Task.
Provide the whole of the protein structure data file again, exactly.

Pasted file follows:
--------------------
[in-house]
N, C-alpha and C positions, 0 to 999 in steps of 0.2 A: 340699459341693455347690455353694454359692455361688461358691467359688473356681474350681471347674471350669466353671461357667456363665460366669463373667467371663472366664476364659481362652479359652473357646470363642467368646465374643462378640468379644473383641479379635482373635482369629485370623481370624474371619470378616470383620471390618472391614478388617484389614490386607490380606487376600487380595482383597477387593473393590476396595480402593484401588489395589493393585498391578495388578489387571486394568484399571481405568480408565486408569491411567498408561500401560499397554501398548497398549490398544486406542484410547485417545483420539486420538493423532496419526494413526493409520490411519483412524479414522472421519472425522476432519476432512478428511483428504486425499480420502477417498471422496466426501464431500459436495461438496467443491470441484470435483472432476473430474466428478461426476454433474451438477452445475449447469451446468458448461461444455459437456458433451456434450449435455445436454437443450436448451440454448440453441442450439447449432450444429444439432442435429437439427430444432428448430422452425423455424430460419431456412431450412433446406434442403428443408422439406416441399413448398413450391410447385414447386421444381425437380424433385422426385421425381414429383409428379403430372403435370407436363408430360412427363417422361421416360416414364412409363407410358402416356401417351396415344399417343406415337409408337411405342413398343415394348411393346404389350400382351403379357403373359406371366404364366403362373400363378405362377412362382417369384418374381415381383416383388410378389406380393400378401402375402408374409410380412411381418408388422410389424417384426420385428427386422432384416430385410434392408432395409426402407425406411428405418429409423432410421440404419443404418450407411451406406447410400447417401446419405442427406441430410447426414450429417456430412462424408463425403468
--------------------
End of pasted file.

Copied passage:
[in-house]
N, C-alpha and C positions, 0 to 999 in steps of 0.2 A: 340699459341693455347690455353694454359692455361688461358691467359688473356681474350681471347674471350669466353671461357667456363665460366669463373667467371663472366664476364659481362652479359652473357646470363642467368646465374643462378640468379644473383641479379635482373635482369629485370623481370624474371619470378616470383620471390618472391614478388617484389614490386607490380606487376600487380595482383597477387593473393590476396595480402593484401588489395589493393585498391578495388578489387571486394568484399571481405568480408565486408569491411567498408561500401560499397554501398548497398549490398544486406542484410547485417545483420539486420538493423532496419526494413526493409520490411519483412524479414522472421519472425522476432519476432512478428511483428504486425499480420502477417498471422496466426501464431500459436495461438496467443491470441484470435483472432476473430474466428478461426476454433474451438477452445475449447469451446468458448461461444455459437456458433451456434450449435455445436454437443450436448451440454448440453441442450439447449432450444429444439432442435429437439427430444432428448430422452425423455424430460419431456412431450412433446406434442403428443408422439406416441399413448398413450391410447385414447386421444381425437380424433385422426385421425381414429383409428379403430372403435370407436363408430360412427363417422361421416360416414364412409363407410358402416356401417351396415344399417343406415337409408337411405342413398343415394348411393346404389350400382351403379357403373359406371366404364366403362373400363378405362377412362382417369384418374381415381383416383388410378389406380393400378401402375402408374409410380412411381418408388422410389424417384426420385428427386422432384416430385410434392408432395409426402407425406411428405418429409423432410421440404419443404418450407411451406406447410400447417401446419405442427406441430410447426414450429417456430412462424408463425403468